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I’ve hemmed and hawed about saying anything about Microsoft Security Essentials. However, I’m getting requests as to my position on the issue.

Generally, my feelings on MSE are as follows:

  • It is not a Microsoft conspiracy to take over the world, etc. They had to do this in order to beat off Apple, and improve their security posture as a company. They have removed millions of infections using the MSRT tool and they really do need to do something about machines that are not protected — for the good of the rest of us. It is ultimately good for the consumer.
  • It will probably not have a major impact on the big incumbent players, but it will likely have a dramatic effect on the free AV players, like AVG and Avira, because many of their installs come from “experts” installing it on PCs (people like your neighbor, or a family member, who installs it on your behalf). These people will likely move to the Microsoft solution. This will take some time but the risk is there. Nag screens, toolbar installs, misleading messages to upgrade, all efforts to monetize a free product piss off users to no end.
  • The incumbents should not underestimate the wrath that many users have about their products. It’s not all fair — there have been many improvements (especially Symantec, which has done a truly remarkable job with their latest releases). But the anger is there, and you see it all the time on listservs, forums, etc. This emotional reaction may play a part in Microsoft getting traction.
  • The Microsoft product isn’t bad at all, unlike past efforts on their part (like the free antivirus tool in DOS 5, which was a joke). Decent detections, reasonable footprint. However, it does not have email AV functionality and not all the bells and whistles that the suites have. Nevertheless, 2-way firewall functionality is built-in to Windows 7, so that is a lesser issue.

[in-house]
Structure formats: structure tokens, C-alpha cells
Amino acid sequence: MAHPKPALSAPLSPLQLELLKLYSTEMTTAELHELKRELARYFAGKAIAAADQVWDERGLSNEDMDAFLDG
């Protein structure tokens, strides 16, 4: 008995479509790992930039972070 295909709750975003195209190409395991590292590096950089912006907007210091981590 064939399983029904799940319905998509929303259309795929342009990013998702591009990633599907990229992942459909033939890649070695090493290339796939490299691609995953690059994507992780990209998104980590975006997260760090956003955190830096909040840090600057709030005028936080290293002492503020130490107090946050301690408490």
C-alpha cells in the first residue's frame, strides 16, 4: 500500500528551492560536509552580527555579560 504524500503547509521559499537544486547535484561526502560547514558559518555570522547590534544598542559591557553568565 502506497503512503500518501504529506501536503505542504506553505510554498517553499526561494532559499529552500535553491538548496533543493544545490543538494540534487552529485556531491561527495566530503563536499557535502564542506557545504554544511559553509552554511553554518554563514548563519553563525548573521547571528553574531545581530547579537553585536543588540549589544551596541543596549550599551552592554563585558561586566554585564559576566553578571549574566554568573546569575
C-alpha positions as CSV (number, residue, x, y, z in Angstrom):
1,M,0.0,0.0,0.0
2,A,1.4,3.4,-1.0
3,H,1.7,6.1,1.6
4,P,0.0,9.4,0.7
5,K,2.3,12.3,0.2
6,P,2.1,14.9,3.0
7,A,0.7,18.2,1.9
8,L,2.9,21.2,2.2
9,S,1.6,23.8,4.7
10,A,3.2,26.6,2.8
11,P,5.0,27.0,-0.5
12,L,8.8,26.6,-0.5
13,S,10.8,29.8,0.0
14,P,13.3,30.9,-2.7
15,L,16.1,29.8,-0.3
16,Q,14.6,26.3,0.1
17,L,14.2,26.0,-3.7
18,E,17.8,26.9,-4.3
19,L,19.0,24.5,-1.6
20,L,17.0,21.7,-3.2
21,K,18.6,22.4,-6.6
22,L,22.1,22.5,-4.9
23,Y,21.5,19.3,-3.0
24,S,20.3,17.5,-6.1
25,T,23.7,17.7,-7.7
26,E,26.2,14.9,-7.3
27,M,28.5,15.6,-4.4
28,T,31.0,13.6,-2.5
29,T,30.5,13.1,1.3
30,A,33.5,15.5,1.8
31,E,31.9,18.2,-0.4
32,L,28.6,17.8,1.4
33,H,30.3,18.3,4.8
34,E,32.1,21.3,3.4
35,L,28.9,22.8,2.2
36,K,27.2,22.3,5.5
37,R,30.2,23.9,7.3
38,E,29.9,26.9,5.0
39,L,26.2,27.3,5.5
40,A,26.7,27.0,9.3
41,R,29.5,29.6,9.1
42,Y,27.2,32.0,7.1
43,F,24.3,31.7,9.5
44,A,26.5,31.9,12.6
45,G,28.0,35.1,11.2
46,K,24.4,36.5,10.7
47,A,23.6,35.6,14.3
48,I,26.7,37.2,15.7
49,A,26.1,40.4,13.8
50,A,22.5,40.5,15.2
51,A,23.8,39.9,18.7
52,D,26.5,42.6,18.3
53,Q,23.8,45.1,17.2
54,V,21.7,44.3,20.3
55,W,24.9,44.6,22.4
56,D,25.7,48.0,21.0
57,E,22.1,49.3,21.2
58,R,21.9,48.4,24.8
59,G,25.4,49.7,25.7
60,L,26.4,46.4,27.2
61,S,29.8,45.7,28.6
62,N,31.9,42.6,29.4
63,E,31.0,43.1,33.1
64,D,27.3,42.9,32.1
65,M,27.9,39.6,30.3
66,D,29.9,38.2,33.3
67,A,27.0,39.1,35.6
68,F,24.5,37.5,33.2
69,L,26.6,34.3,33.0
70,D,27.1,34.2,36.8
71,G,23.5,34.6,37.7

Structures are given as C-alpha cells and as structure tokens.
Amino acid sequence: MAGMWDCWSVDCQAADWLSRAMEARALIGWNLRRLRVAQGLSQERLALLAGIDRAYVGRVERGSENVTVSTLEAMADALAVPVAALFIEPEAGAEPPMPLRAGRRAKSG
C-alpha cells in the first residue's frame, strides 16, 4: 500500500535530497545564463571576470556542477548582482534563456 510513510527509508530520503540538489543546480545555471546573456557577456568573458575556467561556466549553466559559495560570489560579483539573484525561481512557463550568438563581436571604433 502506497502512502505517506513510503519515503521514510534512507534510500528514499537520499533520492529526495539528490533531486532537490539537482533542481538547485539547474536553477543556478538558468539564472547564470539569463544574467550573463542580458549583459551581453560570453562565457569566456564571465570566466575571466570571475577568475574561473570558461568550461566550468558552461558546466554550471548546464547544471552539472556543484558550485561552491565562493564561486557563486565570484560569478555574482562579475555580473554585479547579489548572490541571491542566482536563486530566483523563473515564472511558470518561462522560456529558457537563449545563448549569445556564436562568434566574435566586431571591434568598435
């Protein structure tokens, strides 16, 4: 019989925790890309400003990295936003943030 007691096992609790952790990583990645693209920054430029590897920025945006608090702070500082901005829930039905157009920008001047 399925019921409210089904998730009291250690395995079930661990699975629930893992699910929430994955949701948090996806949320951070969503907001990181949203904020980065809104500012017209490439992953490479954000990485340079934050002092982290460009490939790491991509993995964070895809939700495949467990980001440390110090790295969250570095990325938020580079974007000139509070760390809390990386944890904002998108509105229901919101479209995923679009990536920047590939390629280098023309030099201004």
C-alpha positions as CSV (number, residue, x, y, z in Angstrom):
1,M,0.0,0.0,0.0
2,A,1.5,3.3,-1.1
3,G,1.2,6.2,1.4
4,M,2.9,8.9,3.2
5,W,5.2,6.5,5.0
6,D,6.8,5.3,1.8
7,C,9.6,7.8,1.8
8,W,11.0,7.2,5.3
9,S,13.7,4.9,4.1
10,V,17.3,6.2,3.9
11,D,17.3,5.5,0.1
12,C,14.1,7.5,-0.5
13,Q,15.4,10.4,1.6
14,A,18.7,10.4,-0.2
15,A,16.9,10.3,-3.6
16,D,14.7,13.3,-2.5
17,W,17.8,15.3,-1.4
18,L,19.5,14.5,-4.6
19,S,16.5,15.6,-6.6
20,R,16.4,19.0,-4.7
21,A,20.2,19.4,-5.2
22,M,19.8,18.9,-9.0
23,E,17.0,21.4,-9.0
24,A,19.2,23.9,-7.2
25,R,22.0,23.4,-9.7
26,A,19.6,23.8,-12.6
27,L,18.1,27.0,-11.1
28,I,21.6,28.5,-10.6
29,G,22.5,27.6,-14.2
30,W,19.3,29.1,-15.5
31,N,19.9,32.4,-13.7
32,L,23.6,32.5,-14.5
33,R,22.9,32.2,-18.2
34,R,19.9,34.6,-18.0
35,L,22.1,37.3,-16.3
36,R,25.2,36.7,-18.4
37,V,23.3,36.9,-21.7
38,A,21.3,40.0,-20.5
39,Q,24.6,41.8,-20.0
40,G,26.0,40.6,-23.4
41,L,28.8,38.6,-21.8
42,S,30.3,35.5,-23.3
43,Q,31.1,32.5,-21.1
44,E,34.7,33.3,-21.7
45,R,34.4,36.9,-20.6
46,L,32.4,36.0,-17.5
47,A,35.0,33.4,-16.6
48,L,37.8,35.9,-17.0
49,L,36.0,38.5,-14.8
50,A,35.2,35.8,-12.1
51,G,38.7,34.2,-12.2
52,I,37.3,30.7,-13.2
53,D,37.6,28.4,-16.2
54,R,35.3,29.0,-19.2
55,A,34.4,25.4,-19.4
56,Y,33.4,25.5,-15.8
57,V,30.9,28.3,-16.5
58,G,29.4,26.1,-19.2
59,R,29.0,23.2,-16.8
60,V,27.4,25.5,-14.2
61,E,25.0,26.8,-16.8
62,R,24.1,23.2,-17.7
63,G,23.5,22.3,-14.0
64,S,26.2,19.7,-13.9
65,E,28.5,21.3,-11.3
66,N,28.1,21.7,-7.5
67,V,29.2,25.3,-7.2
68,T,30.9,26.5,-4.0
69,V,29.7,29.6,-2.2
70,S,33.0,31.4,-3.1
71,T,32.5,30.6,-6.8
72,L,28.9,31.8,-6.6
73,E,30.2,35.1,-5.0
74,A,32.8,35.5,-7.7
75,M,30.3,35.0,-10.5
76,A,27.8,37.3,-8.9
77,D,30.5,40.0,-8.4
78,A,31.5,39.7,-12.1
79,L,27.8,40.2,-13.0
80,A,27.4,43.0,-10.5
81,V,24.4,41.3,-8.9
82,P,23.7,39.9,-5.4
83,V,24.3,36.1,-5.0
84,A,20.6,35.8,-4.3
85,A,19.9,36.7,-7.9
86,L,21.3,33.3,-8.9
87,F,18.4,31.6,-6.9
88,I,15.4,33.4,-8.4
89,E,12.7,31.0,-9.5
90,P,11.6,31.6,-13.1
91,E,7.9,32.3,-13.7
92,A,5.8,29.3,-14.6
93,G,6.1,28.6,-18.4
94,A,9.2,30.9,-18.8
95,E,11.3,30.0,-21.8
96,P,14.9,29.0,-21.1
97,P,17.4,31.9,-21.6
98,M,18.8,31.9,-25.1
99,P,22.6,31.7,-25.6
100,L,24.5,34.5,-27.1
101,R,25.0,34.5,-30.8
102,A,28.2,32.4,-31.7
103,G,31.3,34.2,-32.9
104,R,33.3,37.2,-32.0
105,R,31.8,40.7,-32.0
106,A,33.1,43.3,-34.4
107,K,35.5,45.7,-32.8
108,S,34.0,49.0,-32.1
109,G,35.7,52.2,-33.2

• The idea that consumers will want a broader, more complete product isn’t totally incorrect. We’ve seen this with the freebie players — there are about 2% of their user base upgrade to the more complete versions. The people with no money will use the free Microsoft product. The people who want to insure a more comprehensive security posture will buy the full suites from Norton, McAfee. Name brand still means a lot in this market (it’s worth noting that our surveys indicate that about 40% of the market has suites, vs. 60% that use a dedicated AV).
  • The OEMs like Dell are going to continue to push suites, because they get a lot of money from Symantec and McAfee for pre-installs. Retailers will go the same way — don’t expect Geek Squad to start installing the free product (at least in-store). There’s a lot of money at stake.
  • This download is not going to come through Windows Update, which is a big deal. Users will need to proactively download it from the Microsoft website or from places like It will also not be OEMed, at least in the major markets (possibly in the third world, but that’s just speculation).
  • A lot of people will download it just to remove an infection that their existing antivirus product didn’t catch. This puts the very profitable scan-and-scare model at risk.
  • The one space that will not be significantly affected is the enterprise/SME side. The MSE product is not manageable, and hence is not really usable in environments over 25 users. (Microsoft does restrict usage to home networks only, although realistically most micro-SMEs won’t read the fine print).
  • Sunbelt is not significantly affected by this release. Years ago, Microsoft purchased our development partner at the time, Giant Company, in order to release a free antispyware product. At that point, I decided not to ever be at the mercy of a Microsoft release, and now 90% of our sales come from the enterprise (this does not mean we’re exiting the consumer market, it’s just that we are not going to let this business get “too big to fail” — we have a consumer product, which is well priced and well supported, and we’ll continue to innovate in this area). As regards the enterprise, we have seen Microsoft bundling ForeFront for free in some cases, but it’s not a major issue. Let’s hope it stays that way.

Alex Eckelberry

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